WordPress Digest #11

Welcome to the eleventh installment of my WP Digest. This is the blog version of our internal bi-weekly email which we use to inform, enlighten, and titillate our minds on some of the latest happenings in WordPress-land.

As is usually the case with the holiday season, the last two weeks were a bit slow in the world of WordPress, so this will be a quick update.

Release News

  • For people who just can’t stand WordPress removing features, there’s a plugin: Restore Lost Functionality. Kinda silly. WordPress folks don’t remove things all willy nilly – there’s usually a very good reason and the decision is reached after much debate and discussion. Seems to me that it makes more sense to evolve your techniques rather than cling to outdated methods.
  • “Shiny Updates”, the faster plugin updating interface that came out in WordPress 4.2 is being explored for theme updates. There’s a feature plugin that devs are using to test this and get it ready for core inclusion if you want to check it out. It’s experimental so don’t install it in a production site, duh.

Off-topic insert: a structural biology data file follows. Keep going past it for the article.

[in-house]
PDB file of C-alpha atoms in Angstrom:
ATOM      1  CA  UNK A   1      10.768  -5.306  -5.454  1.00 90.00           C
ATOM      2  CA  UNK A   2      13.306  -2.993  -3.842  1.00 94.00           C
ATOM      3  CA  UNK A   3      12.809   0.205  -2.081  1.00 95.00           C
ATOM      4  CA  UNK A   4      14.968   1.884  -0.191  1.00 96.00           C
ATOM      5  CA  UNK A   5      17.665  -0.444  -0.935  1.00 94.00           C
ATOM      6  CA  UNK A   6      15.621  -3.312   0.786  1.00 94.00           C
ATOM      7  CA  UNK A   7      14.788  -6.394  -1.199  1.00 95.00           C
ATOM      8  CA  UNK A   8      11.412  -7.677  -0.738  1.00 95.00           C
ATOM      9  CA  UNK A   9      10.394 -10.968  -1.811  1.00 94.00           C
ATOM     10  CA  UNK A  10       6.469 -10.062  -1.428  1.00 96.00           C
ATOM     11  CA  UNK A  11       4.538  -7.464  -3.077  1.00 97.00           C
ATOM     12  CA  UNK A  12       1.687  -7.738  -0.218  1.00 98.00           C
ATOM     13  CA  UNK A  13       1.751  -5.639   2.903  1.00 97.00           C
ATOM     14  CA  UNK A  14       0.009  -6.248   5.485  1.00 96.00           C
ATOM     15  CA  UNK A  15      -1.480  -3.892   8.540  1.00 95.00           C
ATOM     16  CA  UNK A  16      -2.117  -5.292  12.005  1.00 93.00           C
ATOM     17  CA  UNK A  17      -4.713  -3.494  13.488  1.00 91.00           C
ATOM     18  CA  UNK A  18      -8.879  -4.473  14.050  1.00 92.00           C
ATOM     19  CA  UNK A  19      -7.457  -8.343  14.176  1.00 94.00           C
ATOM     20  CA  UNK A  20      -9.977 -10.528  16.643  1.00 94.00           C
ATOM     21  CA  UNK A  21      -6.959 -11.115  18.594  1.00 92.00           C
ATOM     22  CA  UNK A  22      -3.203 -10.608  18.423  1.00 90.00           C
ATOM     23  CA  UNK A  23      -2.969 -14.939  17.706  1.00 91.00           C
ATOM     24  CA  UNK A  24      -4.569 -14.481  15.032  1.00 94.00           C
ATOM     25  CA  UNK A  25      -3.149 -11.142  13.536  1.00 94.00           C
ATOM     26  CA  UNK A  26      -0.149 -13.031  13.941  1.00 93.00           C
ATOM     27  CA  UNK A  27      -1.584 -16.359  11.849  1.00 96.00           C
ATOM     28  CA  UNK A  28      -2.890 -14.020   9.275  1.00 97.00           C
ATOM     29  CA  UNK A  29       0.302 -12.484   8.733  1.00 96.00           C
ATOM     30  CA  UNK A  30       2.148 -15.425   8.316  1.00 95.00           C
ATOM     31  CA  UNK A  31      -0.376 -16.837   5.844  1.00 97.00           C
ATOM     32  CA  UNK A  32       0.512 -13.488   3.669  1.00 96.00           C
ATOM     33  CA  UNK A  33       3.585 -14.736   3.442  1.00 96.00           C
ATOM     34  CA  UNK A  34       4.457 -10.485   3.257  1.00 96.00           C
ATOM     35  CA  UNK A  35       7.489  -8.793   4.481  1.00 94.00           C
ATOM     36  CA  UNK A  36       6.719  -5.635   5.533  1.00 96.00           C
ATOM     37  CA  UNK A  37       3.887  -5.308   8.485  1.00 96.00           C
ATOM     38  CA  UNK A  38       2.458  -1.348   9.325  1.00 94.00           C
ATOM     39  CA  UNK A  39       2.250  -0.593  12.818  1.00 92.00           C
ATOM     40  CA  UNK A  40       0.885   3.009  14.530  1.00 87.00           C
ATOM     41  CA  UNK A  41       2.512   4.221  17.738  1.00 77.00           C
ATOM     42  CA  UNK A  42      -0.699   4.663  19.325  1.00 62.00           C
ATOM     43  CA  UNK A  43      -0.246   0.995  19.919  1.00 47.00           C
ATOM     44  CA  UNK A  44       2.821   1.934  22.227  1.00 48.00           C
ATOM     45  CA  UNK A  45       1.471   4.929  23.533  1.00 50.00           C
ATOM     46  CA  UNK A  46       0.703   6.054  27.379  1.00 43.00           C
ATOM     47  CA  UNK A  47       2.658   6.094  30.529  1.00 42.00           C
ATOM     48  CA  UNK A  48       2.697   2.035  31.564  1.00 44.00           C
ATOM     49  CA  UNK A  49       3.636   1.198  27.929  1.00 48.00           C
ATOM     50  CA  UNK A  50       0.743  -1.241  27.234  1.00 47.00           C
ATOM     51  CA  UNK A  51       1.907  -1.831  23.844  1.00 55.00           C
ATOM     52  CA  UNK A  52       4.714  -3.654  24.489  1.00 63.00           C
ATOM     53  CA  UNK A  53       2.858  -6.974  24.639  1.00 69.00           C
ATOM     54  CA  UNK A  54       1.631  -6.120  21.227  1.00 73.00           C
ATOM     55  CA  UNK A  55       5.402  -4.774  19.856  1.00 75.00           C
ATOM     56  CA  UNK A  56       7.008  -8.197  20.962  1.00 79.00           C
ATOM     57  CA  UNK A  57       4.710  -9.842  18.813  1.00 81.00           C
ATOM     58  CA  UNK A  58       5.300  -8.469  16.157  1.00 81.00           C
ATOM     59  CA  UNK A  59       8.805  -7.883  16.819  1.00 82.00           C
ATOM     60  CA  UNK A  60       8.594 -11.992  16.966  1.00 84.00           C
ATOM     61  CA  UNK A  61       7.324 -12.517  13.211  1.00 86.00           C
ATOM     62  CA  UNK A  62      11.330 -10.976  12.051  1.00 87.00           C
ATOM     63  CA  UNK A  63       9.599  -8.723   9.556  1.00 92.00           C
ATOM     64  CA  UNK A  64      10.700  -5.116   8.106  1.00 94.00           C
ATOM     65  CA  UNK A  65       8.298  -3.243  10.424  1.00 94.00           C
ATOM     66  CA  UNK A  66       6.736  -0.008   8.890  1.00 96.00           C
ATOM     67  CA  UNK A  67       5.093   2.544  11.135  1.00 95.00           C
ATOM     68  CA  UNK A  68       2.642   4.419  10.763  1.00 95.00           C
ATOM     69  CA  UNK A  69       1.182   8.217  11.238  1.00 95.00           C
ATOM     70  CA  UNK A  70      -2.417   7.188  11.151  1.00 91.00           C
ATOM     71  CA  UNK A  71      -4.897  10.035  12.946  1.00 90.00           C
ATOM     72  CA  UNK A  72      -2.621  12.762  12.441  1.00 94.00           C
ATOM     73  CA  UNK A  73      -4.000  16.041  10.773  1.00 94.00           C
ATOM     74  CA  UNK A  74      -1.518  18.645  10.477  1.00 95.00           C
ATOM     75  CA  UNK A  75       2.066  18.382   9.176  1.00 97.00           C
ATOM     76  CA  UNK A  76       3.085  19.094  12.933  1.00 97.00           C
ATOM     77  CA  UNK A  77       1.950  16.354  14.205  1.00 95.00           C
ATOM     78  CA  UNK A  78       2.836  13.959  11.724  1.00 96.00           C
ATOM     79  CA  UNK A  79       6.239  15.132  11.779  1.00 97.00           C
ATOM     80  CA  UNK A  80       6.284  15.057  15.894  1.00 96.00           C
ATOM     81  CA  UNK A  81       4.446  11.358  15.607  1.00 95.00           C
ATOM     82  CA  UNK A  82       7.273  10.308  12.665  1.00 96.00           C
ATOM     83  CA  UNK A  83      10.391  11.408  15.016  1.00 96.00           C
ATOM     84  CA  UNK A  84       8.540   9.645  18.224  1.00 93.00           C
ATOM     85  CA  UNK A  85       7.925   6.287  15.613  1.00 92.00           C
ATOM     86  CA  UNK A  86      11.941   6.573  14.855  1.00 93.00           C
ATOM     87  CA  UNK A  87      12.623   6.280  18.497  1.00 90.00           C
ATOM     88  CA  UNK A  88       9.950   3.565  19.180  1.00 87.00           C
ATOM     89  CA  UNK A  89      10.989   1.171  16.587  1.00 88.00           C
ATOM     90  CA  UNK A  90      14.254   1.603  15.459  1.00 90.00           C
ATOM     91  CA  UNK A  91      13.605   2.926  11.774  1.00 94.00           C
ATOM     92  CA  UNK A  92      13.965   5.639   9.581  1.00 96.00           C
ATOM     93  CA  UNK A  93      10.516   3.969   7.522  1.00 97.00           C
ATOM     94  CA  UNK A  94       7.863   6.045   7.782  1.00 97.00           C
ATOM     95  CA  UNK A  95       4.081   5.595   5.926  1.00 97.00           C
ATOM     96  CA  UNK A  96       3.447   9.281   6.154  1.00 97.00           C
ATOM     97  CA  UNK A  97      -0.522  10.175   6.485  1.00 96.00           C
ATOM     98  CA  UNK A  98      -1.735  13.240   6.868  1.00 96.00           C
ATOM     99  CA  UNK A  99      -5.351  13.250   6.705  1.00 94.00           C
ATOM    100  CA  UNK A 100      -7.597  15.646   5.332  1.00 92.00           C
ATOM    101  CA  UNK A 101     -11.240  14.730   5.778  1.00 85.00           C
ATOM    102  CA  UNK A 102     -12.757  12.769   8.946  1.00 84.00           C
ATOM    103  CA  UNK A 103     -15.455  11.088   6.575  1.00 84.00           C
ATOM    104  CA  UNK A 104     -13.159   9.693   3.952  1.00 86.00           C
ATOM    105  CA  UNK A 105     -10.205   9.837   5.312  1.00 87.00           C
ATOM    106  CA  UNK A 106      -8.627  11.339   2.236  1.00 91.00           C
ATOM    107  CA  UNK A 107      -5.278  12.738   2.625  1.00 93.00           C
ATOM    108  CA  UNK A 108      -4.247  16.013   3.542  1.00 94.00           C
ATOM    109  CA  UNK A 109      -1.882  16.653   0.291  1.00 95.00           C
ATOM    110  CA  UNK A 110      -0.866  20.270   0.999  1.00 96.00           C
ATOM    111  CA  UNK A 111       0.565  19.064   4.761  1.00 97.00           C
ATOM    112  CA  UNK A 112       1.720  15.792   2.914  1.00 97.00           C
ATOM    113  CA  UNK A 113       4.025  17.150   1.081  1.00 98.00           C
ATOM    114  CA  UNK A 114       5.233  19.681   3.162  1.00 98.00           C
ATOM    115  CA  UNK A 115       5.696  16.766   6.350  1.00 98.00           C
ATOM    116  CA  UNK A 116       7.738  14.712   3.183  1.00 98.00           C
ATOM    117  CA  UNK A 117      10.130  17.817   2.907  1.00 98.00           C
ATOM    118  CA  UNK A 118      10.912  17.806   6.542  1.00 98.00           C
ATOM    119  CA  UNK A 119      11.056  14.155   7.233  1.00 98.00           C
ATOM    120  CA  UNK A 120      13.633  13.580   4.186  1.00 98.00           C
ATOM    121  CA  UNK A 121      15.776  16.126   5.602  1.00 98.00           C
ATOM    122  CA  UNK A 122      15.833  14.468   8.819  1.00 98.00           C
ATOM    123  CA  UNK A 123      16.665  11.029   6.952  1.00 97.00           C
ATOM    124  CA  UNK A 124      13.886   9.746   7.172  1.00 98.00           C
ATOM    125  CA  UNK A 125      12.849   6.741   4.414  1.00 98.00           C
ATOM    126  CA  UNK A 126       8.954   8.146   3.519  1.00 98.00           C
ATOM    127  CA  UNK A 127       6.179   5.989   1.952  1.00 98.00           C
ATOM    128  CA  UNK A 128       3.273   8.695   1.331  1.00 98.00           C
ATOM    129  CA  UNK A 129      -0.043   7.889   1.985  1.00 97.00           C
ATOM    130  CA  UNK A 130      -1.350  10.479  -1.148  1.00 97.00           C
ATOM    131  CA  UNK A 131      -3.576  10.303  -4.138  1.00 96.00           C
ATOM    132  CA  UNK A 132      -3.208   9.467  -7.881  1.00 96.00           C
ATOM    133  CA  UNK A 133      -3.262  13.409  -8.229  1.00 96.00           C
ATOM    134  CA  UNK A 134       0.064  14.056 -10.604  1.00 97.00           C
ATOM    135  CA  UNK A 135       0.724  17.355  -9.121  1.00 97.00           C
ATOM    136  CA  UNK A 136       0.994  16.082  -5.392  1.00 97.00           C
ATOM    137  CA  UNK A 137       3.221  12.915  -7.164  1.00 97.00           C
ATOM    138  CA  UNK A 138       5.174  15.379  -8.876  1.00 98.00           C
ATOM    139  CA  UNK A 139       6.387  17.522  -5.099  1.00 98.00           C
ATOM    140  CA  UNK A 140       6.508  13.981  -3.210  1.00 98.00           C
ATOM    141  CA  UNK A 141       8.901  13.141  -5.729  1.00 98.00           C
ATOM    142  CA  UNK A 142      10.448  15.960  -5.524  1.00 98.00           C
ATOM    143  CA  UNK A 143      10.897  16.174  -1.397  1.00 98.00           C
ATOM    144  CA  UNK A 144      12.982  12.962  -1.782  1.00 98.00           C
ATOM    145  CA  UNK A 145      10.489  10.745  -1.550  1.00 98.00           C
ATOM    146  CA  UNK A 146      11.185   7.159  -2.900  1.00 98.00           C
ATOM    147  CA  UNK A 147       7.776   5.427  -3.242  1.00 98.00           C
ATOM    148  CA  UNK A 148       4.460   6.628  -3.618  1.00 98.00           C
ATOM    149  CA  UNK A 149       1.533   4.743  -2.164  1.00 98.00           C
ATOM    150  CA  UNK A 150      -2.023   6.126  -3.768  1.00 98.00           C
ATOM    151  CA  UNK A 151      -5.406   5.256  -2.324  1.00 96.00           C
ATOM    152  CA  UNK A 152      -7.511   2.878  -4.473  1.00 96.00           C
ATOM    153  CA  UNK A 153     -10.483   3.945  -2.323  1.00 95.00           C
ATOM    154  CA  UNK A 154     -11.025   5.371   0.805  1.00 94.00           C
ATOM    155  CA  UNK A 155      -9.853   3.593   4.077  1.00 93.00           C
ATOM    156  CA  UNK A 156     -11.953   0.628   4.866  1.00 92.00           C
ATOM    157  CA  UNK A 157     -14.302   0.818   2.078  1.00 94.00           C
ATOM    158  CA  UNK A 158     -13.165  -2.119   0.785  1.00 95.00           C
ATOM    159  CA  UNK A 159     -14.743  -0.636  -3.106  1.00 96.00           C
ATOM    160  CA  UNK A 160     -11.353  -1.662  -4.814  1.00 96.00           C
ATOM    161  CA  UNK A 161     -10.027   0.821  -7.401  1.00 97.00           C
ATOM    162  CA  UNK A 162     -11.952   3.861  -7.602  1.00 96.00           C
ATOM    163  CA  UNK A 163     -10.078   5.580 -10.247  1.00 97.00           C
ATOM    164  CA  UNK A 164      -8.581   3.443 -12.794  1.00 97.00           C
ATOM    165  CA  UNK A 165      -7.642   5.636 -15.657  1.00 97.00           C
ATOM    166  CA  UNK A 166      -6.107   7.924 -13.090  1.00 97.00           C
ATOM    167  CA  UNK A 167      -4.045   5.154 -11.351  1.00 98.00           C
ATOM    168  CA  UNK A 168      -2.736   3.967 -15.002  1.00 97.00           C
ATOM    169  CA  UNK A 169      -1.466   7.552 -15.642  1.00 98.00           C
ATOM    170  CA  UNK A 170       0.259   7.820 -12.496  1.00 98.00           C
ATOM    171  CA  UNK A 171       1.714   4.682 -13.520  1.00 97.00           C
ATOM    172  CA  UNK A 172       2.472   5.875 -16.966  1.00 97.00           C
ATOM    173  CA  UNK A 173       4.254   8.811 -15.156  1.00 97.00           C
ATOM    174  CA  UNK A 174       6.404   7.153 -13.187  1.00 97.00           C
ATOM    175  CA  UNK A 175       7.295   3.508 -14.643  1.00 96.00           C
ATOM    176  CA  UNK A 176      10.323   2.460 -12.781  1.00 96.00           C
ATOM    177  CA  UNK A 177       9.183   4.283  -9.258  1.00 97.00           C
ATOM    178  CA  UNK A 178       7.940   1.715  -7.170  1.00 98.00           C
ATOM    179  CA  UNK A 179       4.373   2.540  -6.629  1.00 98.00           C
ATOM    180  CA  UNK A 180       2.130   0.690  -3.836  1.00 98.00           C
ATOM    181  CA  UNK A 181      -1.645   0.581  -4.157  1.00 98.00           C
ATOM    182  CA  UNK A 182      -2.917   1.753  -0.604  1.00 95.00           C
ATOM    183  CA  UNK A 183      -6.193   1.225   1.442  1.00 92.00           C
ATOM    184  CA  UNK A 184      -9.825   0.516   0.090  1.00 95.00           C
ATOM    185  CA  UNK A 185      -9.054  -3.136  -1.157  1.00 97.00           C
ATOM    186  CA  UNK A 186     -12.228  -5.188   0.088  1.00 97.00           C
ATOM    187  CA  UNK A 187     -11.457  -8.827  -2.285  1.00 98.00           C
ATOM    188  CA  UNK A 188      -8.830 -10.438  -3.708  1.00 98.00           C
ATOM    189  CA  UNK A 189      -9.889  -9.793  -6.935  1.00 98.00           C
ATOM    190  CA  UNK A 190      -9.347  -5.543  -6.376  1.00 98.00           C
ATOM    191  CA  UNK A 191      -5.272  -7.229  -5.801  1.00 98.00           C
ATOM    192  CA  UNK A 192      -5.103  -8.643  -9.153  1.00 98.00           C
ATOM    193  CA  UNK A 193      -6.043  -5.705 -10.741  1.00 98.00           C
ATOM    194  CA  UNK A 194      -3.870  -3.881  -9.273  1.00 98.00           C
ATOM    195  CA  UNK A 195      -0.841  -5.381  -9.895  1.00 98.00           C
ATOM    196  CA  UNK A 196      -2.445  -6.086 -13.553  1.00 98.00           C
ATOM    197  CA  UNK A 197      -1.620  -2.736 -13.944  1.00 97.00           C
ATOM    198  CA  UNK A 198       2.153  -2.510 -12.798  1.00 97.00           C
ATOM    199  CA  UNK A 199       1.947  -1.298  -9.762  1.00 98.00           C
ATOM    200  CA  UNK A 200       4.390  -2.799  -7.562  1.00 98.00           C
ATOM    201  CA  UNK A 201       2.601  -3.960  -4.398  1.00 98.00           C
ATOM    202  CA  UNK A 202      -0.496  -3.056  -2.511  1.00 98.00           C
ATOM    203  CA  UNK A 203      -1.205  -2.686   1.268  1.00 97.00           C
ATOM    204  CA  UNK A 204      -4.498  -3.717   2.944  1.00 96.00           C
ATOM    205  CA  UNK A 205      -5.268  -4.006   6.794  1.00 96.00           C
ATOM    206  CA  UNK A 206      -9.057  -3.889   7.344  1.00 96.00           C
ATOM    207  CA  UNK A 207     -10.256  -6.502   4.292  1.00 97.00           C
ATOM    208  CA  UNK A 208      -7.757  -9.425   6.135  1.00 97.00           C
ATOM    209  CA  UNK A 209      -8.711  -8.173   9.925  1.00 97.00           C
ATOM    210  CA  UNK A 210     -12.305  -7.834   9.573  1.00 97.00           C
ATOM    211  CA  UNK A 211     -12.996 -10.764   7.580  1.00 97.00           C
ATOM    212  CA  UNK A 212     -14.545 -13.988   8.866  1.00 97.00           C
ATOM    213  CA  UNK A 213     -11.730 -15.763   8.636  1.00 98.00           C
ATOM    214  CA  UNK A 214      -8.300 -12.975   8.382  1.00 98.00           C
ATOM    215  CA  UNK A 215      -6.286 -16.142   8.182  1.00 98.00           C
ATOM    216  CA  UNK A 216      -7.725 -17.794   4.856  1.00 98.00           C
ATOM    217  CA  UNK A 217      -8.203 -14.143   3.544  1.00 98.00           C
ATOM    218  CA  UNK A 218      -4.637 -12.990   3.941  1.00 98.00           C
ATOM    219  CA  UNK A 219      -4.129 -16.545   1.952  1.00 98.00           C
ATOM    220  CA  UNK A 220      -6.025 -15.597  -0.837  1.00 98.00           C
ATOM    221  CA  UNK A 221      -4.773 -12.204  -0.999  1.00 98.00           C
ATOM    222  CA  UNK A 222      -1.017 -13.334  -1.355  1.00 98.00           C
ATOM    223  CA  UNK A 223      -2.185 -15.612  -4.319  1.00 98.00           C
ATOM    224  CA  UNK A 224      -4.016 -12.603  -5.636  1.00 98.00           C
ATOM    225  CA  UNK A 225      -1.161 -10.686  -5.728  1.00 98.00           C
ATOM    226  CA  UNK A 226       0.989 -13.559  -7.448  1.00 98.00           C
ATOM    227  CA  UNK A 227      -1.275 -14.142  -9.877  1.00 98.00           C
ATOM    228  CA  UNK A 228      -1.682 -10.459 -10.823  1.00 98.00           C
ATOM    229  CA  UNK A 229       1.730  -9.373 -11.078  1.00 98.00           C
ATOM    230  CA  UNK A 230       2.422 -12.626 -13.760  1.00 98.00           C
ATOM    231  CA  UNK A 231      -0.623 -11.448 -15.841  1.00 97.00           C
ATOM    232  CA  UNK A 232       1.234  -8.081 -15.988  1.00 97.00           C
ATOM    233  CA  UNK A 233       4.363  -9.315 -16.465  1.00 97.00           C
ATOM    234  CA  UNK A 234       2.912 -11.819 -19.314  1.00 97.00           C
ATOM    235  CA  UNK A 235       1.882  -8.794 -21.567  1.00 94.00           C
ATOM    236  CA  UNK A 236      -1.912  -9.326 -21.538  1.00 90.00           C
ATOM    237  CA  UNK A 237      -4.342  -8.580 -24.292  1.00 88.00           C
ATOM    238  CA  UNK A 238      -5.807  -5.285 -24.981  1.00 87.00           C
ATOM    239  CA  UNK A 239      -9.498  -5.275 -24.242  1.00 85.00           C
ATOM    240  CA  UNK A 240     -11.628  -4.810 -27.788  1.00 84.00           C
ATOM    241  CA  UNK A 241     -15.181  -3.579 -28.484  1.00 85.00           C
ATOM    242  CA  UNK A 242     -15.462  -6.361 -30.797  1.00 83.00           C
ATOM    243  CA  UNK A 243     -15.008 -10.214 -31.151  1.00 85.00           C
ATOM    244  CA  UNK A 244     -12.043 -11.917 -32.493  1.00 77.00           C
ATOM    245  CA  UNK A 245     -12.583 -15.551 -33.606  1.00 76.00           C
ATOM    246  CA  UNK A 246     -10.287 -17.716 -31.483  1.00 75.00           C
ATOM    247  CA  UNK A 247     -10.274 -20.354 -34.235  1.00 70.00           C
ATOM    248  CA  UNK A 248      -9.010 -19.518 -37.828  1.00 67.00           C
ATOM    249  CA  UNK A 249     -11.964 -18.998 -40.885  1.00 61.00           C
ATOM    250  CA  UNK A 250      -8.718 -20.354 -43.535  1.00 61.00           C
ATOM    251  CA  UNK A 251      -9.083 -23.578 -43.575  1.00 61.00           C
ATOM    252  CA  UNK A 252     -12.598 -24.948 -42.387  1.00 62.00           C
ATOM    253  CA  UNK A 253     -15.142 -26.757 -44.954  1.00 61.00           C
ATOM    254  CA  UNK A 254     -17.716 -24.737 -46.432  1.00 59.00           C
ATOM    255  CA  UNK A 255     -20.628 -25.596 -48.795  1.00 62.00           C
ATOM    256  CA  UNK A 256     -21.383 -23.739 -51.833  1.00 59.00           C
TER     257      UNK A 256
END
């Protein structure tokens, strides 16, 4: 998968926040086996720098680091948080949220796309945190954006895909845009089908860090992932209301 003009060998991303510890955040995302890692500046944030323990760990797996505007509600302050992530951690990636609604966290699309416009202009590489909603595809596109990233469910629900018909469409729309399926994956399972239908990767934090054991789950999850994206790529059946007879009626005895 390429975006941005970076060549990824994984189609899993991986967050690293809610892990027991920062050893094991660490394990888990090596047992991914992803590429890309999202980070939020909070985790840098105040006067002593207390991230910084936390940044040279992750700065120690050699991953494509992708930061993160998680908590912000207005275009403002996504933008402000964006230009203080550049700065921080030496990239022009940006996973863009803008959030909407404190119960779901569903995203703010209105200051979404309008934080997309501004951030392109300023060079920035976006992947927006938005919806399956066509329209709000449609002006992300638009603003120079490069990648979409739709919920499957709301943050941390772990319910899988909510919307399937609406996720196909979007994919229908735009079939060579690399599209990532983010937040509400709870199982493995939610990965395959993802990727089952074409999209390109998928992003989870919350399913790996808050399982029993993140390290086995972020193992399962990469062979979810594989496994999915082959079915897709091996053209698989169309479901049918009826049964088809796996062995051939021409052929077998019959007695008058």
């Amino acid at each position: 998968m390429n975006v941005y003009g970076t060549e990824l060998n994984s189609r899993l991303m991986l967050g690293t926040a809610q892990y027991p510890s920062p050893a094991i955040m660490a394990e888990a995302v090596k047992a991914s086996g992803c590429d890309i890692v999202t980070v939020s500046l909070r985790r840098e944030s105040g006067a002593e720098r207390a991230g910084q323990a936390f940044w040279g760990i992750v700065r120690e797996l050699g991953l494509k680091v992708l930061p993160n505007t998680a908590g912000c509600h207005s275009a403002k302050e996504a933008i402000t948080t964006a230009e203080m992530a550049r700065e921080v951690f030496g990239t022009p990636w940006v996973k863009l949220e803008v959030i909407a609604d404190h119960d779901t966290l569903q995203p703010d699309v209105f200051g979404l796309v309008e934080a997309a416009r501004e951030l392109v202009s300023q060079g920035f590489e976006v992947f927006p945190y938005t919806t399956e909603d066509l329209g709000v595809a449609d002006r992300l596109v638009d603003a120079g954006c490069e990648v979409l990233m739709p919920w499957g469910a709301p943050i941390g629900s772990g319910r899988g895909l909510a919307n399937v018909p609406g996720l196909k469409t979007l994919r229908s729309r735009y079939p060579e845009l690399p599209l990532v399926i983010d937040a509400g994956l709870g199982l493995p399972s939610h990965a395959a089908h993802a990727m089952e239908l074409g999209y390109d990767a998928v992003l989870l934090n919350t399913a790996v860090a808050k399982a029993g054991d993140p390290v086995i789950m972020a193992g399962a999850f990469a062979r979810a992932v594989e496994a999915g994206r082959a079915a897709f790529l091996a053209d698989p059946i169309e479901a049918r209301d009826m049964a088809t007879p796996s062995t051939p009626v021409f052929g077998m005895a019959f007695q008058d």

• Lots of lively discussion on the WordPress 4.5 Wishlist thread: many great requests, some silly, some trolling. So far no movement on my request that WordPress be able to prepare burritos for me while I work.

Extending WordPress

WP Drama

The dirty side of dev.

  • People have been discussing the issue of banner ads in free plugins and whether or not this breaks WordPress plugin guidelines. I’m torn on it because hey, the plugin is free…the plugin dev should be able to get something back for it. On the other hand, banner ads are awful and anyone who willfully forces them upon others is a real jabroni.


I don’t know where to file this crap.

  • Hossein Derakhshan was jailed for 6 years by the government of Iran for his blogging activities. He was released in late 2014 to a vastly different digital climate. He wrote up an article about his experience. It’s an interesting read and really shows how quickly trends change online and how Hossein Derakhshan concludes that social media, clickbait, and branded content have killed substantive content.

That’s all for now. Check back in two weeks for another rundown.